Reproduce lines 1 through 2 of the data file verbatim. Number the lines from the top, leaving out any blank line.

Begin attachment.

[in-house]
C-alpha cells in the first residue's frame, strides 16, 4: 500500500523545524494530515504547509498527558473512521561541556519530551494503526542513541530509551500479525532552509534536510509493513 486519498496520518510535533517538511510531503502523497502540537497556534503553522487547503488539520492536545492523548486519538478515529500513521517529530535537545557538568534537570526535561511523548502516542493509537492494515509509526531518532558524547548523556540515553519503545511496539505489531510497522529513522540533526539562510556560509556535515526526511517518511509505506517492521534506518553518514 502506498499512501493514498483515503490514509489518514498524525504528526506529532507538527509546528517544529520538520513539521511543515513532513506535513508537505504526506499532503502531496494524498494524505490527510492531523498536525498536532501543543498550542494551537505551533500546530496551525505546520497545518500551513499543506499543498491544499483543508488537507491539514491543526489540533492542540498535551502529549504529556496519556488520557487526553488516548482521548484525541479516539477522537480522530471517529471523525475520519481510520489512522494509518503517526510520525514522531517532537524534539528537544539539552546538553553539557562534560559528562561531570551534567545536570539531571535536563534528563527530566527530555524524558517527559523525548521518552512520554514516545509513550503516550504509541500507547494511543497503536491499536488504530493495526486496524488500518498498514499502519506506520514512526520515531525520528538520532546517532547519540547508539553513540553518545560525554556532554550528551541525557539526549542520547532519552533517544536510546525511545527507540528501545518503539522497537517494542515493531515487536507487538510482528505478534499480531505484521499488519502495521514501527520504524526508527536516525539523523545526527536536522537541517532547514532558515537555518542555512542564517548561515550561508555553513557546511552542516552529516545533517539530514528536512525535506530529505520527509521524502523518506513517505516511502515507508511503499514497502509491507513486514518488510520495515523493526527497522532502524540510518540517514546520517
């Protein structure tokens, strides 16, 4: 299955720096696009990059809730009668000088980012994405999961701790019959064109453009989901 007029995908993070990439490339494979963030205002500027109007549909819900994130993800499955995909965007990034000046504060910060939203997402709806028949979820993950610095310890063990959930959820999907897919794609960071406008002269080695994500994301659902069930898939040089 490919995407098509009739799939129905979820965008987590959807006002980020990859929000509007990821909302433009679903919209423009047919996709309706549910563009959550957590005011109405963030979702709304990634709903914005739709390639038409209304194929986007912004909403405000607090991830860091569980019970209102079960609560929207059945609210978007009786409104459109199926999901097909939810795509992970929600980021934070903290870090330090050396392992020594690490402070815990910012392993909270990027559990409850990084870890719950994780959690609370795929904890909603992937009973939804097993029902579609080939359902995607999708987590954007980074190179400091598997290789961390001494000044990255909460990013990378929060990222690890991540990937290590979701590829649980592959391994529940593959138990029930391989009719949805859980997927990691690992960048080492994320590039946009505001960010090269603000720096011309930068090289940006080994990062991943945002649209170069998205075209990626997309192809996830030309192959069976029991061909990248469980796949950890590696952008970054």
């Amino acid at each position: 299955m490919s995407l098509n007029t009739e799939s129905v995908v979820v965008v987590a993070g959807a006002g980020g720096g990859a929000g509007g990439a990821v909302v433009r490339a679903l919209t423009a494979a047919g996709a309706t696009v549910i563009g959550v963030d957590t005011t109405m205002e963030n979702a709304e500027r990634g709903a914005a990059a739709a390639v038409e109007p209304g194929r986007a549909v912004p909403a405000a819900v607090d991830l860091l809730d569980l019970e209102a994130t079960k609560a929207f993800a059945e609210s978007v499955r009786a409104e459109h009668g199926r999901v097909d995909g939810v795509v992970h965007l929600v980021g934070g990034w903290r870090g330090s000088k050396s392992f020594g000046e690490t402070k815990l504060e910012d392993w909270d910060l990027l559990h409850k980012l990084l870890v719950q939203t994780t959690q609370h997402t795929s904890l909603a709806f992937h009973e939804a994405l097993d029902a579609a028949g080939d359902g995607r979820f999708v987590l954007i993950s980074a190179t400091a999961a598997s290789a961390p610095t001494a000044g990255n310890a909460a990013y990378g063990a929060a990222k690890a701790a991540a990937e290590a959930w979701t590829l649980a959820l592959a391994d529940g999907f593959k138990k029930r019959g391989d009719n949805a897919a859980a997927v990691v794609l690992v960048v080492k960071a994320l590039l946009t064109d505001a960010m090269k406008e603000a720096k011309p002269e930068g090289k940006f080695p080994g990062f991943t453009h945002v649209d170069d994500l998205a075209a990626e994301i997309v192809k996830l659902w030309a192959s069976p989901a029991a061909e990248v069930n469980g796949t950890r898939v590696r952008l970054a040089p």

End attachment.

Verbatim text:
[in-house]
C-alpha cells in the first residue's frame, strides 16, 4: 500500500523545524494530515504547509498527558473512521561541556519530551494503526542513541530509551500479525532552509534536510509493513 486519498496520518510535533517538511510531503502523497502540537497556534503553522487547503488539520492536545492523548486519538478515529500513521517529530535537545557538568534537570526535561511523548502516542493509537492494515509509526531518532558524547548523556540515553519503545511496539505489531510497522529513522540533526539562510556560509556535515526526511517518511509505506517492521534506518553518514 502506498499512501493514498483515503490514509489518514498524525504528526506529532507538527509546528517544529520538520513539521511543515513532513506535513508537505504526506499532503502531496494524498494524505490527510492531523498536525498536532501543543498550542494551537505551533500546530496551525505546520497545518500551513499543506499543498491544499483543508488537507491539514491543526489540533492542540498535551502529549504529556496519556488520557487526553488516548482521548484525541479516539477522537480522530471517529471523525475520519481510520489512522494509518503517526510520525514522531517532537524534539528537544539539552546538553553539557562534560559528562561531570551534567545536570539531571535536563534528563527530566527530555524524558517527559523525548521518552512520554514516545509513550503516550504509541500507547494511543497503536491499536488504530493495526486496524488500518498498514499502519506506520514512526520515531525520528538520532546517532547519540547508539553513540553518545560525554556532554550528551541525557539526549542520547532519552533517544536510546525511545527507540528501545518503539522497537517494542515493531515487536507487538510482528505478534499480531505484521499488519502495521514501527520504524526508527536516525539523523545526527536536522537541517532547514532558515537555518542555512542564517548561515550561508555553513557546511552542516552529516545533517539530514528536512525535506530529505520527509521524502523518506513517505516511502515507508511503499514497502509491507513486514518488510520495515523493526527497522532502524540510518540517514546520517